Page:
Words: Anonymous Greek;
Translated by John Brownlie (1857- 1925), Hymns of the Russian Church, 1907
1. The King shall come when morning dawns,
And light triumphant breaks;
When beauty gilds the eastern hills,
And life to joy awakes.
2. Not as of old a little child
To bear, and fight, and die,
But crowned with glory like the sun
That lights the morning sky.
3. O brighter than the rising morn
When He, victorious, rose,
And left the lonesome place of death,
Despite the rage of foes; —
4. O brighter than that glorious morn
Shall this fair morning be,
When Christ, our King, in beauty comes,
And we his face shall see.
5. The King shall come when morning dawns,
And earth's dark night is past;
O haste the rising of that morn,
The day that aye shall last;
6. And let the endless bliss begin,
By weary saints foretold,
When right shall triumph over wrong,
And truth shall be extolled.
7. The King shall come when morning dawns,
And light and beauty brings:
Hail, Christ the Lord! Thy people pray,
Come quickly, King of kings. Amen.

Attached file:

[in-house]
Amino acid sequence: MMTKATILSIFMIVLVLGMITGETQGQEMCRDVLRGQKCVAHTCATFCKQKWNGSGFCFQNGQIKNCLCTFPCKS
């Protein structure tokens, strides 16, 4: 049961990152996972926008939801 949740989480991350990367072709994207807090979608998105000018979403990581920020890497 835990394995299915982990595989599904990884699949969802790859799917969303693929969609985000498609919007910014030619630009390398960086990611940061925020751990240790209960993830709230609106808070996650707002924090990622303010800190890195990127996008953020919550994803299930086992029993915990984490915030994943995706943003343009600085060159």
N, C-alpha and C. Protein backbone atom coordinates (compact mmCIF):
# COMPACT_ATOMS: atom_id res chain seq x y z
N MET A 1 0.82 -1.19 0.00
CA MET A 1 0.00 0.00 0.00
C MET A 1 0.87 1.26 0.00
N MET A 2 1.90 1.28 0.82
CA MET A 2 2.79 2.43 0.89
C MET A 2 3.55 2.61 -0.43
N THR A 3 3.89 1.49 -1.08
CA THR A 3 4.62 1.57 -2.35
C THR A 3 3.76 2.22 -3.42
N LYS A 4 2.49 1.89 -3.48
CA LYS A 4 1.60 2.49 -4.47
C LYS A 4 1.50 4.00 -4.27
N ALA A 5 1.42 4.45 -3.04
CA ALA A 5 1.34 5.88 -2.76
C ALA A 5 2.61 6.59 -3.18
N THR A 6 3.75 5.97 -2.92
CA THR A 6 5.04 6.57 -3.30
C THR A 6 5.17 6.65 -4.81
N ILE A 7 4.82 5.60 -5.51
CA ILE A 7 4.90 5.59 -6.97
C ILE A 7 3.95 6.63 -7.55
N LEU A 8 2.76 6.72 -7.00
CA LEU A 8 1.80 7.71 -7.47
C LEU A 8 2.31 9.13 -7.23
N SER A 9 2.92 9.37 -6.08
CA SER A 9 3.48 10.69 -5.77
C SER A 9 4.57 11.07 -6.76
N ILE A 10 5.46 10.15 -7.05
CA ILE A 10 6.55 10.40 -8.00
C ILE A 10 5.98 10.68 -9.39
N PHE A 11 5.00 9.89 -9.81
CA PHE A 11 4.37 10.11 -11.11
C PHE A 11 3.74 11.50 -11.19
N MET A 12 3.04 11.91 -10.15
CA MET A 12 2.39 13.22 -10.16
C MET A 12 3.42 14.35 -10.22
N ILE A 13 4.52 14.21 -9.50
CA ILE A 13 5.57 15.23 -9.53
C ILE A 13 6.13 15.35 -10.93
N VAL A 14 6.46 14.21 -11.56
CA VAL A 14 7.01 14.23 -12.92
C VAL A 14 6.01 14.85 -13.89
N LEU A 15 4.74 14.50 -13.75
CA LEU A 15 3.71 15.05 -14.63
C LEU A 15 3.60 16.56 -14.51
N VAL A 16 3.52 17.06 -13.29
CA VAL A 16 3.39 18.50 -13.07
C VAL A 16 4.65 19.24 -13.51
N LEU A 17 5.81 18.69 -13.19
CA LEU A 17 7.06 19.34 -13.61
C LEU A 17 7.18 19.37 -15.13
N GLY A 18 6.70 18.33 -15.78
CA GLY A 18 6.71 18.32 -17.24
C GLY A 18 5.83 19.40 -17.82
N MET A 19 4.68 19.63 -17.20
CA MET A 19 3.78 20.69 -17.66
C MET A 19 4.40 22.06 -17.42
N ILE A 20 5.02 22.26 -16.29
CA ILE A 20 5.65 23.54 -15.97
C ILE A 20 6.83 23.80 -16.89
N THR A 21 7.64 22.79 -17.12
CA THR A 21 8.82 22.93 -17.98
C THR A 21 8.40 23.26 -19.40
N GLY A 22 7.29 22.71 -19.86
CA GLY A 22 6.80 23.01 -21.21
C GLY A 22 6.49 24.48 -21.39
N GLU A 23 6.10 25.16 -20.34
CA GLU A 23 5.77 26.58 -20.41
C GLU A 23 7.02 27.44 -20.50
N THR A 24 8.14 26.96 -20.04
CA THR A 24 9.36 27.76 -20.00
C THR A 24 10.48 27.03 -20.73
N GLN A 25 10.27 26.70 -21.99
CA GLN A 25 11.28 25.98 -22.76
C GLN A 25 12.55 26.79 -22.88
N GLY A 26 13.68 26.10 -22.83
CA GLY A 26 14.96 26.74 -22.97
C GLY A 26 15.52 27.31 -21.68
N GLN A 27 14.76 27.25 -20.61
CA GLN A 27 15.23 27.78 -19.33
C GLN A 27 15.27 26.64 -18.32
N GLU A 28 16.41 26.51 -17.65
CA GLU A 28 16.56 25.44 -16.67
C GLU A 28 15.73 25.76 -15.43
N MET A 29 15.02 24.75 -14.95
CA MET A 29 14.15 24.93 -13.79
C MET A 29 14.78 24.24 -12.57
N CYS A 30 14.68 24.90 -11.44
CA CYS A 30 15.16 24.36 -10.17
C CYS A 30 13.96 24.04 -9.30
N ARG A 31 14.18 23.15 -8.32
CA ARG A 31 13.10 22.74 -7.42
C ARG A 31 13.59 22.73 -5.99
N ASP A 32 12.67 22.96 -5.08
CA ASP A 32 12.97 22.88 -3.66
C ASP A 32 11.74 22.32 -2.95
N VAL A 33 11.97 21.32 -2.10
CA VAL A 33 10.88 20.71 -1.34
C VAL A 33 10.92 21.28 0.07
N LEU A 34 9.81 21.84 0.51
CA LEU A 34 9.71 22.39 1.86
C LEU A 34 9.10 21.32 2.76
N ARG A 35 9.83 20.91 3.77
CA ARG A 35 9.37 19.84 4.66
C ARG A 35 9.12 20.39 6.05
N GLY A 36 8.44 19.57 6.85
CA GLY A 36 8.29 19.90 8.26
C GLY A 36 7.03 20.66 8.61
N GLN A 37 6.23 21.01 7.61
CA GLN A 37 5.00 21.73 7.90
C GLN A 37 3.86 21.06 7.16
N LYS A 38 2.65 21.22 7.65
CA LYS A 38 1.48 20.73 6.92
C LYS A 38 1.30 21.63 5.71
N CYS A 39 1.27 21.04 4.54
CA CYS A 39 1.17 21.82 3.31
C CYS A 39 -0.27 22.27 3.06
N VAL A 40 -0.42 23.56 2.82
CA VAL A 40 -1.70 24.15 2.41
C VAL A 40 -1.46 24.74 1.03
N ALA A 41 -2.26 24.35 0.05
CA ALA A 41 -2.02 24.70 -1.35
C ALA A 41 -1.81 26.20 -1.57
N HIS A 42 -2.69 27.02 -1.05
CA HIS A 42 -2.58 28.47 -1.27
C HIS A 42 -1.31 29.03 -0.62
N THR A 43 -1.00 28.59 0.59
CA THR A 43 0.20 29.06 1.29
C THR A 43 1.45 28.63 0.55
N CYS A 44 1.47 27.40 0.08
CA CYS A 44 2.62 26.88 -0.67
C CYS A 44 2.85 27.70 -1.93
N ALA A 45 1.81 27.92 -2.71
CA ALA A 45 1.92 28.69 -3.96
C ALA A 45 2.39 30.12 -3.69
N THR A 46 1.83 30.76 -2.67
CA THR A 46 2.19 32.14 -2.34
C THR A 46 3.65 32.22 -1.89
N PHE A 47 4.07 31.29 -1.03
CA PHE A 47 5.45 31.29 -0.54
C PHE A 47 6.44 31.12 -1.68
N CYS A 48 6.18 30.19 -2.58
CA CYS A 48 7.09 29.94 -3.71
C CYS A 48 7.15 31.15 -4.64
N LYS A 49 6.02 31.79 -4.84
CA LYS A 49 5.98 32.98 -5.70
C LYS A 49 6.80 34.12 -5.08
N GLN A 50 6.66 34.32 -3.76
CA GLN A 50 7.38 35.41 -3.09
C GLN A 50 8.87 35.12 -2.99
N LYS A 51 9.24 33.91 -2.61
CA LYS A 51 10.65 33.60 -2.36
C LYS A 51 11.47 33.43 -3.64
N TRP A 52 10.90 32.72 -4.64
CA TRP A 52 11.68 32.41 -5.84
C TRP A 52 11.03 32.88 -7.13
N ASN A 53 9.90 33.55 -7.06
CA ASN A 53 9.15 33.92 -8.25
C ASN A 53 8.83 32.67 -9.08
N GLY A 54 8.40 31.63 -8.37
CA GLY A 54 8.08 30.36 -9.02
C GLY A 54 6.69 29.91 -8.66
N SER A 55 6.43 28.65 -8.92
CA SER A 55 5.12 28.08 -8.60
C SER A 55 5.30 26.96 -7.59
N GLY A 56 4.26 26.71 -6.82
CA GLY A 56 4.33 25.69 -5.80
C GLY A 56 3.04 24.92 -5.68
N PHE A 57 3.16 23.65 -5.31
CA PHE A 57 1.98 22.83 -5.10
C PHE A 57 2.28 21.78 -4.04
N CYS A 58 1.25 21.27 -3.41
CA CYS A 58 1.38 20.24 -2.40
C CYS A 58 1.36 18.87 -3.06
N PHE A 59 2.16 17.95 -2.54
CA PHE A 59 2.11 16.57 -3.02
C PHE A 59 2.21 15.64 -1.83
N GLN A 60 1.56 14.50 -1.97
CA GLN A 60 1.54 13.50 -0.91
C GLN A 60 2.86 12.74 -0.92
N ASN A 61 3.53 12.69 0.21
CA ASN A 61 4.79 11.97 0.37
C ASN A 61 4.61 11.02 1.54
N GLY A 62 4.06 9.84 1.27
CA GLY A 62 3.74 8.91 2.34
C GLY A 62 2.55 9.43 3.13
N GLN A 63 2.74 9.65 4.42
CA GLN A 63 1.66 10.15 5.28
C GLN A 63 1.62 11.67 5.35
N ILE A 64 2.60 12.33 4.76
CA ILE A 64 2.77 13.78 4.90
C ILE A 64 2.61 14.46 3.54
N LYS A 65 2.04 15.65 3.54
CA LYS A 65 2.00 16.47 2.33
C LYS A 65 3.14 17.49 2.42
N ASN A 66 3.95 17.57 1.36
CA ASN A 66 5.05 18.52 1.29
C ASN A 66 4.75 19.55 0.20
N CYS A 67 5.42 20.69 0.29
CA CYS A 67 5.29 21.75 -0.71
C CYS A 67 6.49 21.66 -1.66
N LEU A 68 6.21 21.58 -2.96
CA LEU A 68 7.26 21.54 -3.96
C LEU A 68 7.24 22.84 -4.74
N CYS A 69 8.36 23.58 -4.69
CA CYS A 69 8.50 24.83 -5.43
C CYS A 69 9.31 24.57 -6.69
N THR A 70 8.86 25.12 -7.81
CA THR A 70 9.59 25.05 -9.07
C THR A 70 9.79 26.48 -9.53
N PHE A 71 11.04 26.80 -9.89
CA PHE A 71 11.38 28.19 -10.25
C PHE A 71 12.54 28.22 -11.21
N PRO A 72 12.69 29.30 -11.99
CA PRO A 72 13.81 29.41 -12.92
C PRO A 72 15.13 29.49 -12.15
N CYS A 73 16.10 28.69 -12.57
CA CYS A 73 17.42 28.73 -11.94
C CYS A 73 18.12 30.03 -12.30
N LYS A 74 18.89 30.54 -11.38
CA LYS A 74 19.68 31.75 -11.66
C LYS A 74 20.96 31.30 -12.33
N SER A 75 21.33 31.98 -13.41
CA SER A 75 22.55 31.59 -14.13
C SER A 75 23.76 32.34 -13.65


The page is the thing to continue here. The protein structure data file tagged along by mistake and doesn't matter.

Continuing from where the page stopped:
Sheet Music "Farrant" by Richard Farrant (c. 1530-1585) from The Parish School Hymnal. Philadelphia: Board of Publication of the United Lutheran Church in America, 1926, #9
Alternate Tune: "Consolation," which has been traced to John Logan’s Sixteen Tune Settings, 1812. In 1813, it was included in John Wyeth’s Repository of Sacred Music: Part Second (Harrisburg, Pennsylvania) and renamed "Morning Song" (and who is sometimes given credit for its composition). The tune has been included in numerous nineteenth century collections and is one of a very few early USA melodies to be included in recent British hymnals. Source: Providence United Methodist Church.
An article written by David Warren Steel, John Wyeth and the
of Southern Folk Hymnody, gives considerable background on Wyeth, although none on this tune.
According to Cyberhymnal, “Morning Song” is a melody from Kentucky Harmony, and was written by Ananias Davisson, 1816, although attributed by some to Elkanah Kelsay Dare (1782-1826). The Lutheran Book of Worship (1978) gives attribution to Davisson in Kentucky Harmony (Hymn 33). The Rev. Richard Jordan states "attrributed to John Weyth." The Hymnal 1982 gives attribution to Dare (Hymns 9 & 583). The Hymnal 1940 gives attribution of the same tune to The Union Harmony, Virginia, 1848. The Book of Hymns (1964) states "Wyeth's Repository of Sacred Music, Part Second, 1813."
There are several tunes with the name of "Consolation" or "Morning Song" by other composers, including Felix Mendelssohn, Oliver Holden, James P. Harding, Francois H. Barthelemon, Samuel Webbe, Ludvig M. Lindeman and others.
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